Thursday was our last session with Minnie, Oscar’s physical therapist. She is retiring and moving to California to be with family. Minnie has been working with Oscar twice a week for the last two and a half years. She started just weeks after he was diagnosed with SMA.
Minnie is one of the most remarkable people I’ve ever met. Her dedication to her work is unparalleled to anything I’ve seen before. Minnie stops at nothing to provide for her families and her kids. She has infinite ideas and knowledge about positioning, stretching, strengthening, mobility, independence, and equipment, all of which one would hope for from any great PT. Minnie also has (or had-she’s slowly doling it out to agencies, schools, and families before her move) an incredible equipment and toy collection. She owned so many pieces of adaptive equipment that Early Intervention (Monroe County’s birth-to-three program) providers would go to her home to borrow things that agencies didn’t own. Strollers, wheelchairs, gait trainers, standers, high chairs, bikes, bath seats, adaptive chairs, wedges, riding toys. And yes, plural for all of these items. And if a child would benefit from something that Minnie did not by chance own, she knew who to call to borrow it or where to go to buy it.
When I was pregnant David and I had definite ideas about toys: they should be wooden or cloth, they should never involve movie characters, they shouldn’t make any noise unless they were musical instruments. Once we had Oscar we quickly realized that we might have to allow some plastic into our house but would still attempt to ban battery-operated noisy toys and movie characters. On Minnie’s first day she brought a large plastic farm model with a rotating base that, when spun, would sing a song, “The spotted cow says moo, the horse is brown and neighs, the yellow duck says quack, quack, quack, and won’t you be amazed!” It was loud and big and plastic and Oscar loved it. Minnie had him sit on my knee and use his toe to make the disk with the animals on it spin. He was fifteen months old and could barely get it going with his foot. He didn’t have the strength to kick but he was determined to try. And boy was making that toy sing good incentive!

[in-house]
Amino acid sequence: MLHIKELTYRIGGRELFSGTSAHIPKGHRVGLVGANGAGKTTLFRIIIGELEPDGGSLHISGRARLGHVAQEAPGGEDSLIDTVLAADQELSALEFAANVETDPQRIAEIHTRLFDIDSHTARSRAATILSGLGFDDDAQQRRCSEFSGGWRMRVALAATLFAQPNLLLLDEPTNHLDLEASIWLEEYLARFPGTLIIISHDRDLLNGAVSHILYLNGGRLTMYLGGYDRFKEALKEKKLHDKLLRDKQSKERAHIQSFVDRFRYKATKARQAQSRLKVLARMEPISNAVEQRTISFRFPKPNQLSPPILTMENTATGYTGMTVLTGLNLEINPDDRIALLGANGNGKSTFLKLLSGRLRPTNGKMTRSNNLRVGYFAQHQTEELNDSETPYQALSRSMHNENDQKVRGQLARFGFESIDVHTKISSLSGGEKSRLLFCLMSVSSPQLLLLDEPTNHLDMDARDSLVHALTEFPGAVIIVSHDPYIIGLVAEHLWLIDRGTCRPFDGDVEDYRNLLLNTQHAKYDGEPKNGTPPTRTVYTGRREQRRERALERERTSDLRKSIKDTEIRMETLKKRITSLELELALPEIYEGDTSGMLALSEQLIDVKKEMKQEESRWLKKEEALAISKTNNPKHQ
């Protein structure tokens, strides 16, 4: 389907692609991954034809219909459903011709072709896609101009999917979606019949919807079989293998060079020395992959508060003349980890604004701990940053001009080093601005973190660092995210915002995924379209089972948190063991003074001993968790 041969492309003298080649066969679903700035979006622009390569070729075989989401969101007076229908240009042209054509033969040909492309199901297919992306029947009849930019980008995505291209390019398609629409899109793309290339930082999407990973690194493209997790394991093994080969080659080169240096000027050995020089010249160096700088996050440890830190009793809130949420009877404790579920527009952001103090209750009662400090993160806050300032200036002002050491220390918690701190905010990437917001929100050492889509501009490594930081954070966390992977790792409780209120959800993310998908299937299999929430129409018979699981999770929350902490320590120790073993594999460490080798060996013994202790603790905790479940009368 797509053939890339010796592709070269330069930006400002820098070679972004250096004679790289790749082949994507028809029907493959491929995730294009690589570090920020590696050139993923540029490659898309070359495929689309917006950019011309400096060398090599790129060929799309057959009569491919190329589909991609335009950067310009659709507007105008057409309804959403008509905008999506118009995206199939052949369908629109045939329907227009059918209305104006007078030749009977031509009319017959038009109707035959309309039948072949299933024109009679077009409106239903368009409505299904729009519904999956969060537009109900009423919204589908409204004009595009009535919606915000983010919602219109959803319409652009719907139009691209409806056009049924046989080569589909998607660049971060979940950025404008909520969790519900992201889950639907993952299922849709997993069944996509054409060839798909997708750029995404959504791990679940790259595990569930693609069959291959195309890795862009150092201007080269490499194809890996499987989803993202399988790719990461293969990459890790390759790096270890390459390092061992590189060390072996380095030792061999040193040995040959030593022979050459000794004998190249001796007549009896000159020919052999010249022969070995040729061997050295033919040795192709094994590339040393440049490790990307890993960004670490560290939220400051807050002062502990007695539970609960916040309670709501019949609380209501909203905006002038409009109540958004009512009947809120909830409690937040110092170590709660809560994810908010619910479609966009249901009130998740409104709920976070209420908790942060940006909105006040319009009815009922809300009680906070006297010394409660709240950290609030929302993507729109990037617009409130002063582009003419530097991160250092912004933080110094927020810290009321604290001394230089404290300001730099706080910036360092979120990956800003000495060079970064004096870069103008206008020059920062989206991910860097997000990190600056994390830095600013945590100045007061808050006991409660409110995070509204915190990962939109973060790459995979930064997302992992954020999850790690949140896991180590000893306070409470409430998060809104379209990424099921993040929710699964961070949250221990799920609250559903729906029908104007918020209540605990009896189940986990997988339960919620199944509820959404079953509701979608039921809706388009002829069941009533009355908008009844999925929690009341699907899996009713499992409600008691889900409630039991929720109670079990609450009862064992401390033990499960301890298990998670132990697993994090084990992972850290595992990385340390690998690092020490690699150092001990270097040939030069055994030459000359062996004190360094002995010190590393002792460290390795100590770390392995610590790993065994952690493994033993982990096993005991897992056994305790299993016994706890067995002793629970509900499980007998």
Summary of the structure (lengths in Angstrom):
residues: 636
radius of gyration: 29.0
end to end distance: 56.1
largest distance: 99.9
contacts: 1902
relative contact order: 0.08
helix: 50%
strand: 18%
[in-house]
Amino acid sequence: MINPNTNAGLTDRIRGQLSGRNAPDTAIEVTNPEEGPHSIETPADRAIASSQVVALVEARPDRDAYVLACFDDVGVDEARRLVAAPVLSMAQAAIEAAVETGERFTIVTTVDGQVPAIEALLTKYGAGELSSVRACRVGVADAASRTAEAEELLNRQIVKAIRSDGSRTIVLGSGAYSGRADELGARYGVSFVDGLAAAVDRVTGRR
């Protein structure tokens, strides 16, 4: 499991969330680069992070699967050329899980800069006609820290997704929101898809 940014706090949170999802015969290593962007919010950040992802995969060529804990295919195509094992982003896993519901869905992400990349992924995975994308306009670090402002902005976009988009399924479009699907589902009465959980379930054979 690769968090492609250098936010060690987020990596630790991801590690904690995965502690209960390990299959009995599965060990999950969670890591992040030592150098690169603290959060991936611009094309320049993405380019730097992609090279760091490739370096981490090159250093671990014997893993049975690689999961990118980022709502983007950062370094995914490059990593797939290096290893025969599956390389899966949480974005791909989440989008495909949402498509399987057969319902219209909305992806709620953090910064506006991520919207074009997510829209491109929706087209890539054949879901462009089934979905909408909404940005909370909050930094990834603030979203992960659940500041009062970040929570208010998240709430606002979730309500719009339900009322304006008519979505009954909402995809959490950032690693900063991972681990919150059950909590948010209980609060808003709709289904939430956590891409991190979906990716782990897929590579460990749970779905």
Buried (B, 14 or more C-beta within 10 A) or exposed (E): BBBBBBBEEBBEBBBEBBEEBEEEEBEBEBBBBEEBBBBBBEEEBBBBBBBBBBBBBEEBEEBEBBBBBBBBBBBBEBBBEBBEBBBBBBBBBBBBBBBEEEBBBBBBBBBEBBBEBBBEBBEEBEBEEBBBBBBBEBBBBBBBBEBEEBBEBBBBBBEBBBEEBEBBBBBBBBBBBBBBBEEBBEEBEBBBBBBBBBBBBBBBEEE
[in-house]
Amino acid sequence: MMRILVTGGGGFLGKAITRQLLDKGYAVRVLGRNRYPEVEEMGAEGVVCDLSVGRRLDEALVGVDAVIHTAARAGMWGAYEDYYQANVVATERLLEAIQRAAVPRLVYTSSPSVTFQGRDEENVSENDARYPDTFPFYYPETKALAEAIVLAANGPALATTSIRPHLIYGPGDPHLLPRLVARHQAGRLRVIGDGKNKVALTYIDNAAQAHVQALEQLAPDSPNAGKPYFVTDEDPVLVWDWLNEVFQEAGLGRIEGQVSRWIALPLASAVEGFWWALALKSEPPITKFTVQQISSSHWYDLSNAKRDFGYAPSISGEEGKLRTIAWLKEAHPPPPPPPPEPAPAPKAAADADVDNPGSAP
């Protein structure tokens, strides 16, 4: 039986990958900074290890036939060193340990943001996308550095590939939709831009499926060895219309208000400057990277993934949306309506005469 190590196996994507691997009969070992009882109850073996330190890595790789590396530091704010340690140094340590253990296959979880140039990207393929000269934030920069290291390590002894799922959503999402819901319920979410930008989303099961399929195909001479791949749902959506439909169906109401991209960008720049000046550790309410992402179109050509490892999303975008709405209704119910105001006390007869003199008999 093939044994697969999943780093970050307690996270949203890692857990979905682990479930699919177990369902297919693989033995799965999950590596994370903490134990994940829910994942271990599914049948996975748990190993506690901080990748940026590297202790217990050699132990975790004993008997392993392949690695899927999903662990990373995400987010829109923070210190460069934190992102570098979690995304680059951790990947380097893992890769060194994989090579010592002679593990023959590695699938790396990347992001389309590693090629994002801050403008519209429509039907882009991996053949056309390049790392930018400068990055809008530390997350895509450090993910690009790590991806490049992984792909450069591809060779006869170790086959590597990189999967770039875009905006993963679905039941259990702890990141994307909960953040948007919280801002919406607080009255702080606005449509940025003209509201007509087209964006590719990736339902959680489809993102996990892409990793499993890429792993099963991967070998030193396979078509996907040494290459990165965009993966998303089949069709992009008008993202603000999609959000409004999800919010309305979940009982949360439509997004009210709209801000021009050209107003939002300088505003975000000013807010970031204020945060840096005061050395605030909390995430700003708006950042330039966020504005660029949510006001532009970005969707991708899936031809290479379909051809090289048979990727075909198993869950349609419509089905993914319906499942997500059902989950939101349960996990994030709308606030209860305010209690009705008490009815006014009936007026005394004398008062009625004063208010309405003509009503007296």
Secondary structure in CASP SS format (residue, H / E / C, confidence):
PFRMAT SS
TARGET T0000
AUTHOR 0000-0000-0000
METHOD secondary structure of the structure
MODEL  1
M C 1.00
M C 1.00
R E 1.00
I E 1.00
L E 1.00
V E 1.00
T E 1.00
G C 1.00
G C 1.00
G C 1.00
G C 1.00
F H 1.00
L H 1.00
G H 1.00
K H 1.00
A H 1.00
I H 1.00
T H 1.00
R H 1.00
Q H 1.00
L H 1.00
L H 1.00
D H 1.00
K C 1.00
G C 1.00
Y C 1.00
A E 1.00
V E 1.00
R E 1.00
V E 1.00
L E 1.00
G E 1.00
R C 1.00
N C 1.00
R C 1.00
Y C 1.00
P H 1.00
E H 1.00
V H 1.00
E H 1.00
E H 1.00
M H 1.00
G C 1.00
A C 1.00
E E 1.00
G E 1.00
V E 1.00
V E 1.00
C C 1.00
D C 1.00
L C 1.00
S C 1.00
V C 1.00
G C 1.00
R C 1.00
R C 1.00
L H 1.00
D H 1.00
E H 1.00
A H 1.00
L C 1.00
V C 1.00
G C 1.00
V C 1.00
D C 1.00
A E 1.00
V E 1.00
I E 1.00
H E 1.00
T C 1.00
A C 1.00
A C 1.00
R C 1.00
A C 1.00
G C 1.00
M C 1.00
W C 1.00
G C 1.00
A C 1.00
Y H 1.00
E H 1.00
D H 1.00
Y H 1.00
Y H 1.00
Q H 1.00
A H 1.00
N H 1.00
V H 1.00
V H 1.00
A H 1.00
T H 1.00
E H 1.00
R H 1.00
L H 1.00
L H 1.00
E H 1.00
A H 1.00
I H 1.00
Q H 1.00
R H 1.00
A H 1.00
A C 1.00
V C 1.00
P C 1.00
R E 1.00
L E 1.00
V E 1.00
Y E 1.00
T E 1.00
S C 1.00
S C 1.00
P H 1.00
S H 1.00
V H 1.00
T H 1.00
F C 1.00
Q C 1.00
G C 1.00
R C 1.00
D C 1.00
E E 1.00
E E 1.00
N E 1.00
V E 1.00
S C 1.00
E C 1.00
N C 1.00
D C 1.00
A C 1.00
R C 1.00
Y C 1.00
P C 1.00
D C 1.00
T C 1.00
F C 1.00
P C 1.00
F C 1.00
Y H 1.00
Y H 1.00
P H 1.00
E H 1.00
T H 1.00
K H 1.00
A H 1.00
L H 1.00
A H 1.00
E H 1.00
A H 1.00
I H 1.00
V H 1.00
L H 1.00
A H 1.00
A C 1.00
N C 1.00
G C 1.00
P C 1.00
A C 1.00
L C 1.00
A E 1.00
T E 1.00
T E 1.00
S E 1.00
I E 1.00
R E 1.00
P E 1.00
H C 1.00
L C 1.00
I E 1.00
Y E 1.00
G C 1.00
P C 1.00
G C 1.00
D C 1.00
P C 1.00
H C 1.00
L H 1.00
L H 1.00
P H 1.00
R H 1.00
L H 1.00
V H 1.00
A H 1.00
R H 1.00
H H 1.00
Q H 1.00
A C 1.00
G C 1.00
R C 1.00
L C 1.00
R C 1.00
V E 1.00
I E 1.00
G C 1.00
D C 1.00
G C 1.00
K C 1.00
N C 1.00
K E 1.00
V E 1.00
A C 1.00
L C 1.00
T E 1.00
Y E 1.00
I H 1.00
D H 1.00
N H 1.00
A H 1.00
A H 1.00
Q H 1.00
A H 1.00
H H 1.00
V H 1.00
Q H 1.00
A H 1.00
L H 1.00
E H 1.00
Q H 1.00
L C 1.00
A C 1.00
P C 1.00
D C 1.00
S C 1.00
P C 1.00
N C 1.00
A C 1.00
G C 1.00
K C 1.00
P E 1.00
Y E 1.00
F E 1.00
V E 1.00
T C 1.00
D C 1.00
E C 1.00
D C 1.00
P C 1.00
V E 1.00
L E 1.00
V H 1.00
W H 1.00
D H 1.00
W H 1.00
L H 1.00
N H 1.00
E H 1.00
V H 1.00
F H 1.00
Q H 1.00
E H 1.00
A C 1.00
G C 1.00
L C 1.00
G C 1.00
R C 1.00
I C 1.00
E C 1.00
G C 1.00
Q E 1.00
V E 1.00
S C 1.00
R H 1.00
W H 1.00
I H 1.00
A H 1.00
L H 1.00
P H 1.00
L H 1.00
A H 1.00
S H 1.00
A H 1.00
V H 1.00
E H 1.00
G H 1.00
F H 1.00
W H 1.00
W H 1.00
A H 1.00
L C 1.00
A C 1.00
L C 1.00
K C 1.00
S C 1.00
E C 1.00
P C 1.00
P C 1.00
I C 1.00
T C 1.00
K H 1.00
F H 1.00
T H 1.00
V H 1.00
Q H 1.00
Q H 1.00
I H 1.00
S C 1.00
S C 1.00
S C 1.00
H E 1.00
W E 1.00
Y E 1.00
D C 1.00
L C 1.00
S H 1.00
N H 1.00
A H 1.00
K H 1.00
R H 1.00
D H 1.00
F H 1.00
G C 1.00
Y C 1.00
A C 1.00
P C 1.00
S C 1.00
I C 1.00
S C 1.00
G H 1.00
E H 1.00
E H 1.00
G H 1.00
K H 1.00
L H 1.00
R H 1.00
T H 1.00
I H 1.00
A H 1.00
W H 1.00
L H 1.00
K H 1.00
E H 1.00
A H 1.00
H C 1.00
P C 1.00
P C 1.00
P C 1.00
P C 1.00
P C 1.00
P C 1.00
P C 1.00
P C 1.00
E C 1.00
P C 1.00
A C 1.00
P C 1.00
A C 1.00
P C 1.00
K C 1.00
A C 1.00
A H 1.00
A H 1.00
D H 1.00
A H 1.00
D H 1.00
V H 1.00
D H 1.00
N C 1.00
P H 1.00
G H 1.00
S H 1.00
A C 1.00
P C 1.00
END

At the end of that first session Minnie offered, no insisted, that we borrow the farm toy. Not knowing about her extensive collection, I was surprised and confused that she would leave a toy she might need for another kid with a family she had just met and really didn’t know, but she was convincing so we agreed. We would come to learn that Minnie had a basement full of toys (and I mean an entire room with floor-to-ceiling shelves packed to the gills) and this did not even include all the toys she had on loan all over Monroe County (which was surely at least double the toys she had stored in her home). You see, every where that Minnie went, she was thinking about her kids and what toys or equipment they would like, or would help them. She likes to think of herself as having a huge brood of grandchildren to care for and spoil. Two and a half years after that first PT session we can still sing, with great fondness and appreciation, “The spotted cow says moo…” in our sleep and we know that this practice of loaning toys is a small example illustrating Minnie’s enormously generous spirit.